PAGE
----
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Residents’ Forum
Suggestions for Practicing Cost-Effective Medicine
Psychiatric News
Volume 45 Number 18 page 16-23

The global economic crisis that took hold in 2007 sent shock-waves across all sectors of our economy. As the U.S. banking system teetered on the brink of collapse, the reverberations were felt far and wide, and in one of the most devastating consequences of the crisis, millions of Americans lost their health insurance and were left with no means to pay medical and pharmacy bills. Faced with bankruptcy and foreclosure, many families neglected much needed medical care as a way to save some money.

The country's troubling financial situation over the last few years highlighted for me that one of the most difficult aspects of residency is learning to practice and prescribe in a cost-effective manner. We physicians in training have to strike a balance between expanding our knowledge base and experience with different medication classes and the cost-effectiveness of the medication choices we make.

Such a balance can be challenging to accomplish while training in academic medical centers, in large part because a majority of residents are shielded from direct involvement with managed-care-driven pharmacy policies and pay-for-performance programs that reward cost-effectiveness of medical practice.

Psychiatrists differ from most other specialists in that we generally order fewer and less-expensive laboratory and imaging tests. However, the medications we prescribe are often quite expensive and frequently indicated for long-term use. In addition, many health plans have limited coverage for mental health and substance use disorders, which increases out-of-pocket costs for our patients.

As a resident, I was fortunate to have worked in clinics and under supervisors who encouraged cost consciousness. I also worked with drug formularies that were aimed at cost containment. In my opinion, the launch of the $4 generic prescription program was one of the most important health care events of the last several years. In 2006, Wal-Mart began filling prescriptions for certain drugs for $4 for up to a 30-day supply. This triggered a price war that led to sharp declines in the price of most generics and to similar programs being offered by other retail giants.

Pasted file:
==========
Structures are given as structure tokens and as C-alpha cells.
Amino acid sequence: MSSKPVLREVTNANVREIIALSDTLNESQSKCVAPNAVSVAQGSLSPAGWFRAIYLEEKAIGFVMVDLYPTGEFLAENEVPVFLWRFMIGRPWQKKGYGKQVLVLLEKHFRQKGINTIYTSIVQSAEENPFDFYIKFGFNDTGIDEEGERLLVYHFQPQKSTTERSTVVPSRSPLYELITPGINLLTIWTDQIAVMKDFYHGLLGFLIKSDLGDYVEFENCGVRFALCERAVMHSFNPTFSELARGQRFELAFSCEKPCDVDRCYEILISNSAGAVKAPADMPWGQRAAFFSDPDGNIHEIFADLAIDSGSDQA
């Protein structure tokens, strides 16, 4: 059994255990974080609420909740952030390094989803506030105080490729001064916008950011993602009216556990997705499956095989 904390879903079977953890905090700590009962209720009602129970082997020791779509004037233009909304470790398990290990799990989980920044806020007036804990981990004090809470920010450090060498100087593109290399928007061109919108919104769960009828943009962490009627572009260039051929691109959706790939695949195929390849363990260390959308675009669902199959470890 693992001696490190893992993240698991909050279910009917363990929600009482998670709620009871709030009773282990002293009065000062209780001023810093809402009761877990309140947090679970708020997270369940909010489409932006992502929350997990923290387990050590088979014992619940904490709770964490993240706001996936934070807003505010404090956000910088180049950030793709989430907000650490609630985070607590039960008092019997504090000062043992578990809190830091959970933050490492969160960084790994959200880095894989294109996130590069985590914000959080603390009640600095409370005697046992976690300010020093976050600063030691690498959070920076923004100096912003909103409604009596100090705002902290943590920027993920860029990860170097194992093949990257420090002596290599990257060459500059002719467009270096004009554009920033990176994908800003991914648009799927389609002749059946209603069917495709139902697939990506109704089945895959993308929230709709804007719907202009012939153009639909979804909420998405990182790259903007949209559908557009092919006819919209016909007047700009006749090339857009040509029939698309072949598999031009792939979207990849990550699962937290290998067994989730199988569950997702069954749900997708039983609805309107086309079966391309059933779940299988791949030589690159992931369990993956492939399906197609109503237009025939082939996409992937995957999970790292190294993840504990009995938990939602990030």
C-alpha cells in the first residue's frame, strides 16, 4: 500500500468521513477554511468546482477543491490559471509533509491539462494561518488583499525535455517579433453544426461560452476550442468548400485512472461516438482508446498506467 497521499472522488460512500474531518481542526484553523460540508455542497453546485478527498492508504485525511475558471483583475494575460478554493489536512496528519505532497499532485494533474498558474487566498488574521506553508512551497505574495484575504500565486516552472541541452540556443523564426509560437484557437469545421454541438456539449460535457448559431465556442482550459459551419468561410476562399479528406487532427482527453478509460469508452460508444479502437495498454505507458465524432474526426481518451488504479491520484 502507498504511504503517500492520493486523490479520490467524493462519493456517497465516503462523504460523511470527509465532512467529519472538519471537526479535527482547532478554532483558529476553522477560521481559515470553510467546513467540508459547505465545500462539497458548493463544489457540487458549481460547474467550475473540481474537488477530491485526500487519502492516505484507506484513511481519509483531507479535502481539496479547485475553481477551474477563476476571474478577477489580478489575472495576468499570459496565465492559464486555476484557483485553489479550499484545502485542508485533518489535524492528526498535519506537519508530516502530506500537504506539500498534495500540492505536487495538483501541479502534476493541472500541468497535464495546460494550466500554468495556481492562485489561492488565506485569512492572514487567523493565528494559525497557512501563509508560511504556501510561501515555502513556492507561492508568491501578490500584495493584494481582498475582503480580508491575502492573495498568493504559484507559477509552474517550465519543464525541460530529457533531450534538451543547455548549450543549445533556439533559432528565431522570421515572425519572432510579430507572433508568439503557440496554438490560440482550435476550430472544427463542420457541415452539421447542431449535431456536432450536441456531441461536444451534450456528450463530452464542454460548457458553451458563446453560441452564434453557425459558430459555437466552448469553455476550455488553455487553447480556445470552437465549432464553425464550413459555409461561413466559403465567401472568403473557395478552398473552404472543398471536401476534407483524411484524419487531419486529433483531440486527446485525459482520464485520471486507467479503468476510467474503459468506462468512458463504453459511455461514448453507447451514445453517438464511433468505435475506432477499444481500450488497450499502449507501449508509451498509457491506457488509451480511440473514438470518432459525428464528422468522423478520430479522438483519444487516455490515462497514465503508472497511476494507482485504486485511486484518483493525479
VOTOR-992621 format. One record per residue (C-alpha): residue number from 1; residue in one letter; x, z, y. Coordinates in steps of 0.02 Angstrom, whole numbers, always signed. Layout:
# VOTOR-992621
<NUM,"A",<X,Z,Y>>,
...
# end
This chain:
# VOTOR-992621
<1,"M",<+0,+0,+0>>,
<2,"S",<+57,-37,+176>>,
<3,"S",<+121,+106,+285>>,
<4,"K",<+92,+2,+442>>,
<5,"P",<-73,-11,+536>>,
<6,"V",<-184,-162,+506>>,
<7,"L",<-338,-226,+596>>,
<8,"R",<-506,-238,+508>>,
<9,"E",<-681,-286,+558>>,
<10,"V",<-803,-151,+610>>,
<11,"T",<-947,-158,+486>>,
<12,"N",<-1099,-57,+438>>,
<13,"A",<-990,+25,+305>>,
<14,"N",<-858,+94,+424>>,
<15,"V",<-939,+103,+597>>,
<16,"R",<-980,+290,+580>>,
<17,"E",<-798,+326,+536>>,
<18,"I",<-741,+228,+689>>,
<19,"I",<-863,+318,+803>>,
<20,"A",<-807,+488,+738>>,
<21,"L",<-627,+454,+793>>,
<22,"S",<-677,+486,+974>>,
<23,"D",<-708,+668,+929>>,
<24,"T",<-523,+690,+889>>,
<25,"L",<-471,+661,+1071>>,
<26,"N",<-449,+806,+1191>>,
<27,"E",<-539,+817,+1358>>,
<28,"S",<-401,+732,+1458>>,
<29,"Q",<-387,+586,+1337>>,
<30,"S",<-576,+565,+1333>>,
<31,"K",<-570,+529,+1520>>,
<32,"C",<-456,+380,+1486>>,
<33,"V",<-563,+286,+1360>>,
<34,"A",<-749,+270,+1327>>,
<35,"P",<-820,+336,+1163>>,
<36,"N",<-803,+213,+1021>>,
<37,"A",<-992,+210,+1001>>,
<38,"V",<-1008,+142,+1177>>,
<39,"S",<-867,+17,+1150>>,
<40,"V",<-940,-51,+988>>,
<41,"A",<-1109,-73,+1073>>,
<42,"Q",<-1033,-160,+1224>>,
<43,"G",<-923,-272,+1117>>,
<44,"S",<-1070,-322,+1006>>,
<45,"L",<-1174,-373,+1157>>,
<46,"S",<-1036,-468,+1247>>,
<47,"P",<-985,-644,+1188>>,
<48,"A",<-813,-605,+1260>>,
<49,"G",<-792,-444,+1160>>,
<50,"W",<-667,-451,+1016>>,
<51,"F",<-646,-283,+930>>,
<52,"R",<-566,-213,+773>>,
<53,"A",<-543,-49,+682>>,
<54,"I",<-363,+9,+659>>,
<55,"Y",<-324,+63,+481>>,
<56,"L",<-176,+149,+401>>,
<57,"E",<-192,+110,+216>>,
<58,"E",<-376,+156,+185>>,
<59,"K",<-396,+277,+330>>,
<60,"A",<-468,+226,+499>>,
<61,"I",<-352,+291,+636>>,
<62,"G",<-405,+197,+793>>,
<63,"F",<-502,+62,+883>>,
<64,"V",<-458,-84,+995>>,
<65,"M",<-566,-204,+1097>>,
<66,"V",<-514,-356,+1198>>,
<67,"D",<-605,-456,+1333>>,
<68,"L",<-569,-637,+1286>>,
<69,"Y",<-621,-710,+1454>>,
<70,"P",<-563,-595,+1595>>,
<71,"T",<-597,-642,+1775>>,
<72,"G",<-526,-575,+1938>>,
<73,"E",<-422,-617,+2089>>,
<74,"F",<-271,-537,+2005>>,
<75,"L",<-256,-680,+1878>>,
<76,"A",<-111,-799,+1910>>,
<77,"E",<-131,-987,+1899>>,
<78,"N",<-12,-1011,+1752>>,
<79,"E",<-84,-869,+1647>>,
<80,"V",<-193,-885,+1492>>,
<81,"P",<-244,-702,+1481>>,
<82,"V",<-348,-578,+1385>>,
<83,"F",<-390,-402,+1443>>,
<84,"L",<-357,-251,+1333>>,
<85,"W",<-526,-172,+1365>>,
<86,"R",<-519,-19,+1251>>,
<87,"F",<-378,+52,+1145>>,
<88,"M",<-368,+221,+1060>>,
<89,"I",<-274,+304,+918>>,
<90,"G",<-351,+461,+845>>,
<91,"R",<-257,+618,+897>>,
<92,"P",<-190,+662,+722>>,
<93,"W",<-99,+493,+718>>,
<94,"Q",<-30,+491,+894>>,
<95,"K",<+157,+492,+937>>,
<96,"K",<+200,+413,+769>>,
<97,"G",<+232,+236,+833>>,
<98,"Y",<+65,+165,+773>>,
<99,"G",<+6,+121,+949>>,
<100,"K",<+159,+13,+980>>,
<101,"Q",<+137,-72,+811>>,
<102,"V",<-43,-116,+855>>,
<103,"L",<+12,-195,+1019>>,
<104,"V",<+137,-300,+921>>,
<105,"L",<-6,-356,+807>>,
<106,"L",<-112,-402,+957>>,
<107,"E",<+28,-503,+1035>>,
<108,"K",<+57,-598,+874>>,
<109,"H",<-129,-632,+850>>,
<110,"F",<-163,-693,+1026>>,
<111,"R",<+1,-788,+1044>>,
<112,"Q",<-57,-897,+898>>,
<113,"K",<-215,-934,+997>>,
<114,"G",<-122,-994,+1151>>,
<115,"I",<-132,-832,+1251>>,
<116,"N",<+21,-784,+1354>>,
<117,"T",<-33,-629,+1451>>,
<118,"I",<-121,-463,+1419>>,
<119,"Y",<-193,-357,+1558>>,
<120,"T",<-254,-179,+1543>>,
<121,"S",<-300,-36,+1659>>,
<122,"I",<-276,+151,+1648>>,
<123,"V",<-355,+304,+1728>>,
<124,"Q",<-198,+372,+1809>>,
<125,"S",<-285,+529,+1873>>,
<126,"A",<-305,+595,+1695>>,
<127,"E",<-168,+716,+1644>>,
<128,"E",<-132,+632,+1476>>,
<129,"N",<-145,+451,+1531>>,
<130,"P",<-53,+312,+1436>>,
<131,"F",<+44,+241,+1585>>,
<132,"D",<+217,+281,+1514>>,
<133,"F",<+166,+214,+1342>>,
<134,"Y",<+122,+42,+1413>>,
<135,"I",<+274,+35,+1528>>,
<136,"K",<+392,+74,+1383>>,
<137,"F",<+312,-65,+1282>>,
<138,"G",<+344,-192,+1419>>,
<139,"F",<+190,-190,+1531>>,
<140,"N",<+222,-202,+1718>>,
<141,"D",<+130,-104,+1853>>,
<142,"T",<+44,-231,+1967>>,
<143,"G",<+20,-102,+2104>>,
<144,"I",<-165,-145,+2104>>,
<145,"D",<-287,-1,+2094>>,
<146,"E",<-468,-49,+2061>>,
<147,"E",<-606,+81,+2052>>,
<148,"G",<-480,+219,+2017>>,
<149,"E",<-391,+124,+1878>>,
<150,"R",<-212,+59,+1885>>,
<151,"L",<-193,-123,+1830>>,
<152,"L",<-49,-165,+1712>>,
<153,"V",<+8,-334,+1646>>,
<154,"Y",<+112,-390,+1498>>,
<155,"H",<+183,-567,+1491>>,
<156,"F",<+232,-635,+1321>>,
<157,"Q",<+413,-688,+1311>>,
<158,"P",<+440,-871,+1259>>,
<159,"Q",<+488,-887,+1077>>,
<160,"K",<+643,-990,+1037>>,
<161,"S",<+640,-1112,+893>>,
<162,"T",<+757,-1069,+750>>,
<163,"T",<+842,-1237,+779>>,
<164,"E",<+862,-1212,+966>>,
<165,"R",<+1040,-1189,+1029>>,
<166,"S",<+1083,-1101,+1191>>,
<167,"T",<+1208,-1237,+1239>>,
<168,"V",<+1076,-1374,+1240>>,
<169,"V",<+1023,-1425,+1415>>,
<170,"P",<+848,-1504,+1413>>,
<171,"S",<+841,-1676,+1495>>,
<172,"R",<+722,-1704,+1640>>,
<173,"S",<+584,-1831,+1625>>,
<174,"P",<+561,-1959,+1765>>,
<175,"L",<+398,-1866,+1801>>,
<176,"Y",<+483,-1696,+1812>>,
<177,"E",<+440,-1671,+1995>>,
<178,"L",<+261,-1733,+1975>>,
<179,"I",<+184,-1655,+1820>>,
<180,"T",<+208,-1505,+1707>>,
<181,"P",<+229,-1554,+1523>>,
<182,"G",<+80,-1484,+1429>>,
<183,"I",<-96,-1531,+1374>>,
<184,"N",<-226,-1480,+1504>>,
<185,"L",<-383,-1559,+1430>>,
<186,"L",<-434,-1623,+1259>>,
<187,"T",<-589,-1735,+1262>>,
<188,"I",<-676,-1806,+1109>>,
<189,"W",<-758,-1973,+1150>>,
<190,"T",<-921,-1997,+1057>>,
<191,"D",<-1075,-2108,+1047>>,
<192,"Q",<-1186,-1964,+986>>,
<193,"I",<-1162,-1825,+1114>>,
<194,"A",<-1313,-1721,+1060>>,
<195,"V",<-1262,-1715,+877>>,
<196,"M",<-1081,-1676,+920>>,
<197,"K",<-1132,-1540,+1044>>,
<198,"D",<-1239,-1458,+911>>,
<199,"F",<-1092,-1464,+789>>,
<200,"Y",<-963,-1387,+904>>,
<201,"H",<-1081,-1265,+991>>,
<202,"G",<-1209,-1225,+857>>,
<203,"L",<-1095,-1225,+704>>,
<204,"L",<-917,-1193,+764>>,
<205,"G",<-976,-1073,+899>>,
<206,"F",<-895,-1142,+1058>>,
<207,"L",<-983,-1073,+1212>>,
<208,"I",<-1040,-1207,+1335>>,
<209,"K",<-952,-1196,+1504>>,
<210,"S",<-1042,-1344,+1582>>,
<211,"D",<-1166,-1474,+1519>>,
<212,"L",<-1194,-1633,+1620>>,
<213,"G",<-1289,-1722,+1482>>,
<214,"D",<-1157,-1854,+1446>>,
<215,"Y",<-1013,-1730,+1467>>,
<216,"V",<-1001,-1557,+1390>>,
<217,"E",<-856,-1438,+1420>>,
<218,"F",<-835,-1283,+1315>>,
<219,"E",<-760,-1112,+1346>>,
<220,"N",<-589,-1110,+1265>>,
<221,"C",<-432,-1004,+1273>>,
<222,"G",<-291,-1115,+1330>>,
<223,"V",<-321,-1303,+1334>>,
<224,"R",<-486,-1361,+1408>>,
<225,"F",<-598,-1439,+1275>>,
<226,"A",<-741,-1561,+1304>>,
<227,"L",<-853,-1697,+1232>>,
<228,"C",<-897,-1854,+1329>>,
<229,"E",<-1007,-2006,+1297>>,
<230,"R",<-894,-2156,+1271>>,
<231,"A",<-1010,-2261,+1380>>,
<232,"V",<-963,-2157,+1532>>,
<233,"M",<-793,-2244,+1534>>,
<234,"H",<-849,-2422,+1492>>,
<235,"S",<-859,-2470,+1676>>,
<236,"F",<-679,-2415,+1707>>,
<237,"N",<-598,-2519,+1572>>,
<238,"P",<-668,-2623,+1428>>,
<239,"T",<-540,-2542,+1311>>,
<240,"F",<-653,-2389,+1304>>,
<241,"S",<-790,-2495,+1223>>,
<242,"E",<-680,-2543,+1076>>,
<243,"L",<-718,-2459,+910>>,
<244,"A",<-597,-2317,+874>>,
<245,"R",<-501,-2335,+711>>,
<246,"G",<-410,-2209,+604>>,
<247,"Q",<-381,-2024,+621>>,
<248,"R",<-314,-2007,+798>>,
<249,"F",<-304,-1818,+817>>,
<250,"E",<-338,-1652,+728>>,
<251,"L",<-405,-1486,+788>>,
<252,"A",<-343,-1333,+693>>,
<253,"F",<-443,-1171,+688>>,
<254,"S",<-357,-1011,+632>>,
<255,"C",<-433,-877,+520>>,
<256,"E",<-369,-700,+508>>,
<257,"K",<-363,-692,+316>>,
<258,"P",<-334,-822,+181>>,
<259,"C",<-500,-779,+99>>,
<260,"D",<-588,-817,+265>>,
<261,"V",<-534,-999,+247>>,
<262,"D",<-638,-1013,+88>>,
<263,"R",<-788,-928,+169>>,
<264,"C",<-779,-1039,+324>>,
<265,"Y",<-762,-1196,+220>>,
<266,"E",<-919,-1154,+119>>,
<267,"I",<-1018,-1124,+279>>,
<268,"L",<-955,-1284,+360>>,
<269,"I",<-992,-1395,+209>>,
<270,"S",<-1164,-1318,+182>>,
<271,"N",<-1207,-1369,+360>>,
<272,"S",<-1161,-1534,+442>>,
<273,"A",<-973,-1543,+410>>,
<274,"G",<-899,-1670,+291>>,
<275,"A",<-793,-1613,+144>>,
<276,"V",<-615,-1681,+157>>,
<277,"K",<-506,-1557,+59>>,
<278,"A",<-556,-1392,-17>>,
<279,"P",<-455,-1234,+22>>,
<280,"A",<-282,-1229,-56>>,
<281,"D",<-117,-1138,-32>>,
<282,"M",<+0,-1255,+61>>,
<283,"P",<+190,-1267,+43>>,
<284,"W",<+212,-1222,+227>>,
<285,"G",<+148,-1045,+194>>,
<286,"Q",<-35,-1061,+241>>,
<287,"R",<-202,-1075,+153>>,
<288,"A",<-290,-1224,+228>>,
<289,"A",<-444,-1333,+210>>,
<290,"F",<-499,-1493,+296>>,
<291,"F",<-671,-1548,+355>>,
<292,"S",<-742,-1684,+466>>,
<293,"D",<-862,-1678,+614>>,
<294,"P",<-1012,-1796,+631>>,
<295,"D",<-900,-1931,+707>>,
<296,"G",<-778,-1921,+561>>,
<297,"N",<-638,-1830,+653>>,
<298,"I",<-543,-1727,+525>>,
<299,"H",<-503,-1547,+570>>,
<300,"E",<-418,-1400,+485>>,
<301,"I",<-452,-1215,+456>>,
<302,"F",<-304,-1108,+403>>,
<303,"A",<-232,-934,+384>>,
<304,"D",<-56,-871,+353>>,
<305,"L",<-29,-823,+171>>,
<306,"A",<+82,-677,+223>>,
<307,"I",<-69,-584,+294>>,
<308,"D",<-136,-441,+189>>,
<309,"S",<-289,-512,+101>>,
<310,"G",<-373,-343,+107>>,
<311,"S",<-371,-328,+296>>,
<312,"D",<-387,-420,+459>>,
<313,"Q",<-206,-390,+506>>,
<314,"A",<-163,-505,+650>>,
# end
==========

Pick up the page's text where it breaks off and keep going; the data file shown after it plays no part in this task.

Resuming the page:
Currently, there are at least 15 psychotropic medications offered under Wal-Mart's $4 generic plan. The list contains antidepressants, antipsychotics, mood stabilizers, and anxiolytics. Although some drugs on the list belong to an older generation of psychotropic drugs, their efficacy and safety data are frequently comparable to those for newer drugs. In addition to gaining experience with medication cost containment, I was able to gain more knowledge and experience with the older generation of psychiatric drugs.

Most patients are not aware of the generic names of the drugs they are prescribed, thus it is important to keep a list of the different psychotropic drugs that are available on the major discounted prescription plans, such as those offered by Wal-Mart and its competitors. I usually print a list of the retailers/pharmacy Web sites for reference and to give to patients. Patients need to know drugs' generic names since pharmacy benefit managers often change companies that supply the generics as part of price competition. I recommend that patients shop around since prices and medication availability can vary across retailers and pharmacies.

It is also important to remember that the $4 prices are for certain doses and a fixed quantity. If you are prescribing a higher dose and/or larger quantity, patients may have to pay in multiples of the basic price. Contrary to the general notion, even patients with pharmacy-benefit plans can in some programs take advantage of generic substitutions and the $4 prescription plans.

One task for physicians, however, is to instill confidence in patients regarding generics. We have to reassure patients that generics contain the same active ingredients as the brand-name drug, are bio-equivalent to the brand-name drug, and are manufactured under the same strict standards the Food and Drug Administration applies to all medications sold in the United States.

In addition, strategies such as pill splitting, 90-day mail order supplies, and prescribing limited drug quantities for new prescriptions can also help save valuable health care dollars for our patients.

According to a new analysis conducted by IMS Health and commissioned by the Generic Pharmaceutical Association, prescription of generic medicines saved the U.S. health care system more than $734 billion over the decade from 1999 to 2008, with approximately $121 billion in savings in 2008 alone. Next to consumers, physicians are the ultimate stakeholders in health care policy and reform. With that comes a duty to deliver high-quality care in a health care system that is affordable, sustainable, and accessible by all. blacksquare

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